The appeal then goes on to highlight “a litany of new, equally meritless theories of deceit and intent to harm. These bogus theories are nowhere in the indictment, were not presented to the jury, are unsupported by the record, and cannot sustain the conviction,” the appeal brief argues. “Not only do they contradict what the government said below, the Government’s brief repeatedly contradicts itself, typifying the lack of fair notice or coherent standard of criminality that has become the single defining feature of this prosecution.”
To stress the apparent uncertainty of the Government’s case, the appeal brief notes several instances of a new argument being introduced into the case by the prosecutors that were not part of the jury trial. It notes that the DoJ argues for the first time that HSBC’s receipt of confidential information by itself creates the requisite duty, “which directly contradicts the governing law, the jury charge, and its concessions below”.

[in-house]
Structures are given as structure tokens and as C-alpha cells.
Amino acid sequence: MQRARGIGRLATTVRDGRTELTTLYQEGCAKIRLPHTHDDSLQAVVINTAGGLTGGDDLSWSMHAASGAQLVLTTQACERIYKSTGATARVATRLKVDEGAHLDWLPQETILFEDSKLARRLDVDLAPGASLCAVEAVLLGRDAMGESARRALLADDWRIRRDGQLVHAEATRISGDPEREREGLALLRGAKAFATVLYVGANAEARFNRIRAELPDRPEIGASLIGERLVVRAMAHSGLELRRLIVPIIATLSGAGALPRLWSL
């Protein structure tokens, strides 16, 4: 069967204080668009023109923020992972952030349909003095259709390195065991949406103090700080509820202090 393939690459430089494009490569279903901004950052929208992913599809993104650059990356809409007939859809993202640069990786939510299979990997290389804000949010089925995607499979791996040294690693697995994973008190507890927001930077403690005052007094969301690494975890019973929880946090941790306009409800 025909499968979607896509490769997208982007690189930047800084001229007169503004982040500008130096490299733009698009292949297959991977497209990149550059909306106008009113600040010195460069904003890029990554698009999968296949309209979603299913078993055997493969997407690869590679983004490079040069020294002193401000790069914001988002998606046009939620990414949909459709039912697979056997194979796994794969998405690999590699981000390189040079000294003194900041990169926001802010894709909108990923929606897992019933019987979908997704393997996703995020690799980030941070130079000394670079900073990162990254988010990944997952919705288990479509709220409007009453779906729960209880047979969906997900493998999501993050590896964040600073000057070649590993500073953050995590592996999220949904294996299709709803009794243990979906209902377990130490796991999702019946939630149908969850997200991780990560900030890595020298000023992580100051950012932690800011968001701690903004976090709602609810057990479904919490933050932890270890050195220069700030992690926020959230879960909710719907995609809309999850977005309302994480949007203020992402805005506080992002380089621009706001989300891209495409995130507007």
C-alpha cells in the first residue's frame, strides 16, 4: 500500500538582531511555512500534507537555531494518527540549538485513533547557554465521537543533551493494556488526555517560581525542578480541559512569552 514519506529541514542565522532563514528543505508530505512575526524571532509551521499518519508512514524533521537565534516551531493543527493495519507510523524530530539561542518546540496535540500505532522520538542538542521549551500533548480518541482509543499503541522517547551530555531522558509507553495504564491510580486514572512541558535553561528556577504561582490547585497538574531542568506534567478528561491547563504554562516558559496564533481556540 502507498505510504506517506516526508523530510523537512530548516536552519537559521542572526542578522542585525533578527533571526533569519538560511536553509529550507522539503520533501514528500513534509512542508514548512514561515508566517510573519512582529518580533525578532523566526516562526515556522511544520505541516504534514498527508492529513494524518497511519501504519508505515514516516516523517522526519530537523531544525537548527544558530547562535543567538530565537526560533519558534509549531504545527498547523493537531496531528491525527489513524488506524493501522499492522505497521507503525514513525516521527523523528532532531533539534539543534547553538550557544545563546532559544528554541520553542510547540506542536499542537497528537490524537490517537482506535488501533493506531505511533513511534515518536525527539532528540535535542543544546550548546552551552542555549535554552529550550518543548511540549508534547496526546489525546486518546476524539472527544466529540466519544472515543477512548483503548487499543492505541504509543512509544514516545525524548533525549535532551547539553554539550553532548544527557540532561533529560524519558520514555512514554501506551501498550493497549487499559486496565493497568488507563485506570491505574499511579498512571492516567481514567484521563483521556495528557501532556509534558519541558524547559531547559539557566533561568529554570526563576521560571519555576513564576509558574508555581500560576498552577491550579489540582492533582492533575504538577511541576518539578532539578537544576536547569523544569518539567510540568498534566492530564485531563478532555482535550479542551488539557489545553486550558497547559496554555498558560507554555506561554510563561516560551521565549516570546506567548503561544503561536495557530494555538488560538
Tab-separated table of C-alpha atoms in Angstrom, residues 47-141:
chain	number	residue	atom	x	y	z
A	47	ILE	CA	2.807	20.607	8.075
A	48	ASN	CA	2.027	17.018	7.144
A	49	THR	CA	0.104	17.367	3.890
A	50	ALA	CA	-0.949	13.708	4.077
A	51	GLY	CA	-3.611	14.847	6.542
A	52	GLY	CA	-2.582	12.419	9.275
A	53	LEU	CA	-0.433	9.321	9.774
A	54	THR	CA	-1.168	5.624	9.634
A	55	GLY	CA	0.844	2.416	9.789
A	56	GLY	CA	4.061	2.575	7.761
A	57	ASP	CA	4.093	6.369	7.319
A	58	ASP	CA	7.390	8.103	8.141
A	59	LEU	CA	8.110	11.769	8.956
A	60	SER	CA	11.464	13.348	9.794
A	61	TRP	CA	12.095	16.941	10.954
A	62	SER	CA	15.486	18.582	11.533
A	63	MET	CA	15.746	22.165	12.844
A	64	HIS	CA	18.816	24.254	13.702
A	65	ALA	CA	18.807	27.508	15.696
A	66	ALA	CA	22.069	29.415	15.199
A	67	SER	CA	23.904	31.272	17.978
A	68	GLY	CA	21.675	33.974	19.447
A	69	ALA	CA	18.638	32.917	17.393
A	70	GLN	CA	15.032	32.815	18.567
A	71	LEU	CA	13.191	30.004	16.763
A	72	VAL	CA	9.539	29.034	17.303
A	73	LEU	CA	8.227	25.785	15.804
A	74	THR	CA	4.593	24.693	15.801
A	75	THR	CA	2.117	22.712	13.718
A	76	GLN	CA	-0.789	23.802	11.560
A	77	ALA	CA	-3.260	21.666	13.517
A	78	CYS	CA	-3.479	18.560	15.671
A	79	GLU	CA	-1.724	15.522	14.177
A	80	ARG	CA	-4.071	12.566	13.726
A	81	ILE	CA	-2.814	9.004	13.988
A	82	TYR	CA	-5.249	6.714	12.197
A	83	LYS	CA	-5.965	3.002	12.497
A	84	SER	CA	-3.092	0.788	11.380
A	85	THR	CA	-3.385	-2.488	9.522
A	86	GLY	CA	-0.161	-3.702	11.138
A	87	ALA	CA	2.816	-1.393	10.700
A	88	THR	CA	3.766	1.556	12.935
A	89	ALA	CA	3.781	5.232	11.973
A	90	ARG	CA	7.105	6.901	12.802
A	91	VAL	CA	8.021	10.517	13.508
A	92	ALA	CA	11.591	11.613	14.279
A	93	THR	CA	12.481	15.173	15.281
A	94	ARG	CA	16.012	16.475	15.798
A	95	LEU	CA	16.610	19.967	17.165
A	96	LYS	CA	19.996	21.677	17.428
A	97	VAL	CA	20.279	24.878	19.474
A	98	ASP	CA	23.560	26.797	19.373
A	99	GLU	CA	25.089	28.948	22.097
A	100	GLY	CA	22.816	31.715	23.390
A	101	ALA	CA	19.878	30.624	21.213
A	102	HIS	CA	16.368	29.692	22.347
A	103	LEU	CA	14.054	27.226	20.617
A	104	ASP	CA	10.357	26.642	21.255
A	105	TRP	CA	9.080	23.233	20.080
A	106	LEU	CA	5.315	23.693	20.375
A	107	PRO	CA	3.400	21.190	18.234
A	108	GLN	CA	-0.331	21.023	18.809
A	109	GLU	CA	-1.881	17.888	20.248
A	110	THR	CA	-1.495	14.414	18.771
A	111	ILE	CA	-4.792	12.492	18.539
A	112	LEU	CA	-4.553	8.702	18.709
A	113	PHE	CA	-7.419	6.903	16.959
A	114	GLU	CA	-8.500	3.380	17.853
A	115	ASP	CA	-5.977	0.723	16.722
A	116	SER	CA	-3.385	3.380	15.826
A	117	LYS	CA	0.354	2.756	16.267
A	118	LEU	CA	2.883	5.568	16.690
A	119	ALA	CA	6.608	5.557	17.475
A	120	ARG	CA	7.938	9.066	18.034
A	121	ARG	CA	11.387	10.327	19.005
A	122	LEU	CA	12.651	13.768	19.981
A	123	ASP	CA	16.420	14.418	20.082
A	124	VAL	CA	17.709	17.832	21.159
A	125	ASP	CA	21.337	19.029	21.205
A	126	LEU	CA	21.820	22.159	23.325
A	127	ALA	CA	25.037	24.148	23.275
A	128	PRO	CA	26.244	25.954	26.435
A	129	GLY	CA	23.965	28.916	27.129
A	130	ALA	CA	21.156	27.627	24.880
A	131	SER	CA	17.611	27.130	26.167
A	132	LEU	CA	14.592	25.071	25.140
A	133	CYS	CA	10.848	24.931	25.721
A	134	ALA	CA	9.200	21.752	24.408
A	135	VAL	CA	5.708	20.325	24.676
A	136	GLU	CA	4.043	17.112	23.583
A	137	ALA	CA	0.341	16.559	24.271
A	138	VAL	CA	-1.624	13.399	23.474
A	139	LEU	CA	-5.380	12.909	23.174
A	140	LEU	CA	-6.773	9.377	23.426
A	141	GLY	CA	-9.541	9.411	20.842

Furthermore another first time claim is that a relationship of “confidence” is enough to prove guilt rather than the Government’s unsuccessful attempt to prove the two parties had a relationship of “trust and confidence”. As Johnson’s team points out, this theory was not even considered by the convicting jury, which had been instructed that merely entrusting someone with information “does not, without more, give rise to a relationship of trust and confidence”.